Council to consider dropping energy offset for Boulder’s marijuana businesses

Photo by Matthew Brodeur on Unsplash

All marijuana businesses in Boulder are required to offset 100% of their electricity use, either through the purchase of renewables or by buying into a clean energy fund. On Tuesday, council will consider ending that requirement for all but the most power-hungry operations: growing facilities.

Colorado Sun recently reported that the healthy marijuana industry is wrecking climate goals in Denver and Boulder. But not all pot businesses are expending equally.

Every weed company in Boulder has been required to offset energy consumption since 2013, but it wasn’t until 2015 that they began tracking that consumption. The subsequent data revealed that the city’s 25 non-cultivation facilities account for just 3% of electricity use in the industry locally, according to a staff memo provided to council.

Each grow uses, on average, 275,852 kWh per six months. Other weed facilities (retail stores, infused-product producers) consume just a fraction of that: 14,209 kWh in that same time, again on average. Emissions are similarly weighted: 164 metric tons of CO2 is produced over six months for each cultivation; non-cultivators contribute 8 tons.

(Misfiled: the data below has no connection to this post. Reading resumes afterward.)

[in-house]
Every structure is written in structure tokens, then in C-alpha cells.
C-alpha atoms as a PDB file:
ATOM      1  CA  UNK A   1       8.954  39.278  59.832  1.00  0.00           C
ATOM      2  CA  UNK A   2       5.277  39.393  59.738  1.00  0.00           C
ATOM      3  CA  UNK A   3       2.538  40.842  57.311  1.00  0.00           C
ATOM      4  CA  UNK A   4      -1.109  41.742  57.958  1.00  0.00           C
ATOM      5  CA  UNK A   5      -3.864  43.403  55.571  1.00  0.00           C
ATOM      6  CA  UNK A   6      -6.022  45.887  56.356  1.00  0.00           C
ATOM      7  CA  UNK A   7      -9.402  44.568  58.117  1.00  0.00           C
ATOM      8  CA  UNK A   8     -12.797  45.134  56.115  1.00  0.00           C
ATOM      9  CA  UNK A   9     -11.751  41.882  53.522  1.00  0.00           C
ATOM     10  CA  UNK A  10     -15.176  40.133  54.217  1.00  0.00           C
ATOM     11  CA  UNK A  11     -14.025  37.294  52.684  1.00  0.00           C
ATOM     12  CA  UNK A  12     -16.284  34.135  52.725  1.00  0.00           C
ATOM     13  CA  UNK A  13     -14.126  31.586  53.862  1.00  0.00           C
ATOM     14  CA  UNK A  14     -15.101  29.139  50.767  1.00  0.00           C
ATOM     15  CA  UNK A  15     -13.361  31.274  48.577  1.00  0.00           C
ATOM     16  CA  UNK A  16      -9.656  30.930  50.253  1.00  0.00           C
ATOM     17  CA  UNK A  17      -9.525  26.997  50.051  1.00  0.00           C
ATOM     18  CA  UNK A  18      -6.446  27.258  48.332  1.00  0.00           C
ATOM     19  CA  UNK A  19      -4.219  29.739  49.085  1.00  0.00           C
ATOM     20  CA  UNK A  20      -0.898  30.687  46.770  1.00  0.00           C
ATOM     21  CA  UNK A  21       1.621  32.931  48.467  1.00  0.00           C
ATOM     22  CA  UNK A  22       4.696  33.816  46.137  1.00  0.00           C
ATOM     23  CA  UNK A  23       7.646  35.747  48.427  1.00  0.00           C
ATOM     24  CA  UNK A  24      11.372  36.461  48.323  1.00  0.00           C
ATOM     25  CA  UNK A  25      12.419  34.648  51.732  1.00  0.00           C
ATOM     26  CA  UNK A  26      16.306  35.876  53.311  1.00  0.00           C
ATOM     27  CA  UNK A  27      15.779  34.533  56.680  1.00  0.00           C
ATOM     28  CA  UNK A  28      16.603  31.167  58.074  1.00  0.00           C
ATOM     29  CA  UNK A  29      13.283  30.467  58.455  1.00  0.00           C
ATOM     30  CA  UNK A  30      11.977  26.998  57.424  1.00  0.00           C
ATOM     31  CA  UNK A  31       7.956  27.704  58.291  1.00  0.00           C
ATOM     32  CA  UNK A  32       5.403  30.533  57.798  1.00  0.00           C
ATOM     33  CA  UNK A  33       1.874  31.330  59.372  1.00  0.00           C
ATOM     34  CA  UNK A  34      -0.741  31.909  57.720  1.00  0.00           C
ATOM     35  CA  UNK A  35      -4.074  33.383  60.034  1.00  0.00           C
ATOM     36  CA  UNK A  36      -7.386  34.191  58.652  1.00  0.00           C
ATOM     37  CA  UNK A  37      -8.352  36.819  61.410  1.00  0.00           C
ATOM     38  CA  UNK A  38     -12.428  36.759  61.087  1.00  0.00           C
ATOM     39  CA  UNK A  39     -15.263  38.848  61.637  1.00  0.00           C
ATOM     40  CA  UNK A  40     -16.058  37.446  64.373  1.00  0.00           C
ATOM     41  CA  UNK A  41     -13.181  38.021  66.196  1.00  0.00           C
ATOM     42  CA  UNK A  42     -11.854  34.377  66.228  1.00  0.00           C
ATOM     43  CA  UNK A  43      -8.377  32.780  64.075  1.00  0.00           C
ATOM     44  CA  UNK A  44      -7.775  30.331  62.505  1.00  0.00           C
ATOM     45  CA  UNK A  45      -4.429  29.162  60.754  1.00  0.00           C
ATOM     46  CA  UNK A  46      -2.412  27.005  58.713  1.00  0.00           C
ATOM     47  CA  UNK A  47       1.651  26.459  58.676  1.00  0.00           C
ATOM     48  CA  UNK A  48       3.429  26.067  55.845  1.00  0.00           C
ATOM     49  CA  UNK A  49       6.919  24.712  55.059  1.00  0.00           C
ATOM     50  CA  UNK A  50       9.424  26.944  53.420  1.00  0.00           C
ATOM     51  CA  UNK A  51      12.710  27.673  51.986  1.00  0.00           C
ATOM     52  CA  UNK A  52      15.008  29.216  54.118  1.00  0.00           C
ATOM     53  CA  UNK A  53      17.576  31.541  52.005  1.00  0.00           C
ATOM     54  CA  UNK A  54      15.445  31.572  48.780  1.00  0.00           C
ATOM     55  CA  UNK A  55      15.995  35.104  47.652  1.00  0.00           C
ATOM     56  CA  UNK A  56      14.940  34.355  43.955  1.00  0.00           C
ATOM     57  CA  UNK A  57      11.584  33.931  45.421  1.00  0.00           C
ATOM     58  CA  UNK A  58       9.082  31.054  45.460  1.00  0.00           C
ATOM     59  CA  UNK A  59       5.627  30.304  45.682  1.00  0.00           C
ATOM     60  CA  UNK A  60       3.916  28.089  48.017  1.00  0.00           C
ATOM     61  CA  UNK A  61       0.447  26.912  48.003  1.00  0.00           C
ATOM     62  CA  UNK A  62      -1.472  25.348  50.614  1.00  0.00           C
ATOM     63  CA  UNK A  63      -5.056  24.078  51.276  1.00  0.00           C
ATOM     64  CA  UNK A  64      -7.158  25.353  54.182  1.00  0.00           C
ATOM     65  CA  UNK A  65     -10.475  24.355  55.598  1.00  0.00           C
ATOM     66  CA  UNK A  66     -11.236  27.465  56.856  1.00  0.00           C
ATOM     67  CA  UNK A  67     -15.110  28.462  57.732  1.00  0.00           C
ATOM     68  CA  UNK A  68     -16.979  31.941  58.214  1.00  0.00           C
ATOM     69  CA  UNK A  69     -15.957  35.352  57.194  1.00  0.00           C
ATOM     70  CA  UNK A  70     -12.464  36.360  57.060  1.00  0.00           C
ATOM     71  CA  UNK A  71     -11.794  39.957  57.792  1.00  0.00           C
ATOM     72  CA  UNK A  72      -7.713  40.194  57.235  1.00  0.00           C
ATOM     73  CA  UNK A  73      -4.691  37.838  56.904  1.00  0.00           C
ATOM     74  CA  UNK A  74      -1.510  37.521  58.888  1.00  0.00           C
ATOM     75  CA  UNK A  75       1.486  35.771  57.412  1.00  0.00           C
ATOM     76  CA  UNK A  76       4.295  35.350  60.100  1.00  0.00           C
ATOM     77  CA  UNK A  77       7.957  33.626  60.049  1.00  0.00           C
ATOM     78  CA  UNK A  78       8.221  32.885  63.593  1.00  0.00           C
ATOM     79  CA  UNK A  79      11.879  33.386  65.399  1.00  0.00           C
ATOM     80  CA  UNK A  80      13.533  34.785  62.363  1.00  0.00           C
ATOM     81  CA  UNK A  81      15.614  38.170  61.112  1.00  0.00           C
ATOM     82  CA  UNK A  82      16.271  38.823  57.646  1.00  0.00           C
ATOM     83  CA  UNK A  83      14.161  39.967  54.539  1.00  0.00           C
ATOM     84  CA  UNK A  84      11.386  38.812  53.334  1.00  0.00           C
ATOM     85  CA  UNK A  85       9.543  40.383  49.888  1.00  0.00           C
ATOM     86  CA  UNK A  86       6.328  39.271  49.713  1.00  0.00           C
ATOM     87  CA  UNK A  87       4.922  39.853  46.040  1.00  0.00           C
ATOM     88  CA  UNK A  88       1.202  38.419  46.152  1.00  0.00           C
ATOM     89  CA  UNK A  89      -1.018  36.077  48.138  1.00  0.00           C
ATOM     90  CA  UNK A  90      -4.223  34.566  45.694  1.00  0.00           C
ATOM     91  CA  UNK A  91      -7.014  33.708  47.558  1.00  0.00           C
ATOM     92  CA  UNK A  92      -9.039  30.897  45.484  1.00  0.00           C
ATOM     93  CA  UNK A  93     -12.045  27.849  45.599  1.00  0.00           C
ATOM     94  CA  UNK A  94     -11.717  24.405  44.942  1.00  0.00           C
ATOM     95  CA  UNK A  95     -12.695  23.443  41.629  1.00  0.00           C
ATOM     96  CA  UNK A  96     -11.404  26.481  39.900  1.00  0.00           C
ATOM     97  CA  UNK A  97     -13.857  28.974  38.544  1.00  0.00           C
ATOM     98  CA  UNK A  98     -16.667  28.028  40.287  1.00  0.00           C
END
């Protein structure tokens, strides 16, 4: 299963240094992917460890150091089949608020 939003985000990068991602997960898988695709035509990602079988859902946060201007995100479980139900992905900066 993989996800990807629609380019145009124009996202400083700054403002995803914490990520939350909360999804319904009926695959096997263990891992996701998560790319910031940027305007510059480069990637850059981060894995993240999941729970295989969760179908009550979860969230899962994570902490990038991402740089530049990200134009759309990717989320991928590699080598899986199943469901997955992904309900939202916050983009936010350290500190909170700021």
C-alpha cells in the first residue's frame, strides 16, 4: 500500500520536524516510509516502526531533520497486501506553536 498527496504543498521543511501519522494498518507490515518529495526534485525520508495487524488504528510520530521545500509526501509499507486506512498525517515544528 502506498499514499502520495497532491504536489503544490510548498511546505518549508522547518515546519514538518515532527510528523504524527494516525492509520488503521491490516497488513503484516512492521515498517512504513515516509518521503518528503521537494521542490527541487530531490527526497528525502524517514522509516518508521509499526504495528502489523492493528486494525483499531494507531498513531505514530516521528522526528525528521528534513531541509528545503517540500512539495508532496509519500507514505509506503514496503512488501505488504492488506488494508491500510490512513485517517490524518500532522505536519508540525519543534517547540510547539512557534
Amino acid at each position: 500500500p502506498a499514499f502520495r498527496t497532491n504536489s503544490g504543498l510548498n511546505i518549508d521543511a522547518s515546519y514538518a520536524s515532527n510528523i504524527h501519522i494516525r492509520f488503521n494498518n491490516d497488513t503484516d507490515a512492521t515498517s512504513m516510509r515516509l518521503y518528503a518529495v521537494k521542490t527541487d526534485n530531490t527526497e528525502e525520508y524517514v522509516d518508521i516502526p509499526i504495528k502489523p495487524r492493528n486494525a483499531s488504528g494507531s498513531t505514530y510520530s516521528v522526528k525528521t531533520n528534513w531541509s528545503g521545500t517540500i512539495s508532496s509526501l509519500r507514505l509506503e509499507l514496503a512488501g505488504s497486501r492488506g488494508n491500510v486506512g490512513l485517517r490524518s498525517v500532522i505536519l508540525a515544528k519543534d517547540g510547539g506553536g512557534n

Though cost specifics weren’t detailed in the memo to council, staff did say the energy offset rules are placing a financial burden on businesses and the city.

Based on this analysis, city staff estimates that the labor costs for non-cultivation facilities to complete reporting, verify accuracy of Xcel Energy data and process payments, result in a disproportionately high cost to them based on their minimal environmental impact as compared to cultivation facilities,” staff wrote. “Similarly, administrative costs for city and county staff for managing reporting, invoicing and enforcing payments negates the benefits of any fees collected from the non-cultivation facilities.

The matter will be considered on first reading during a packed consent agenda, which also includes a fourth reading of the recently updated towing ordinance, a first consideration of annexing two properties east of the city and a cleanup of the opportunity zone moratorium.

City Council meeting: 6 p.m. Tuesday, Jan. 15, 1777 Broadway

— Shay Castle,, @shayshinecastle

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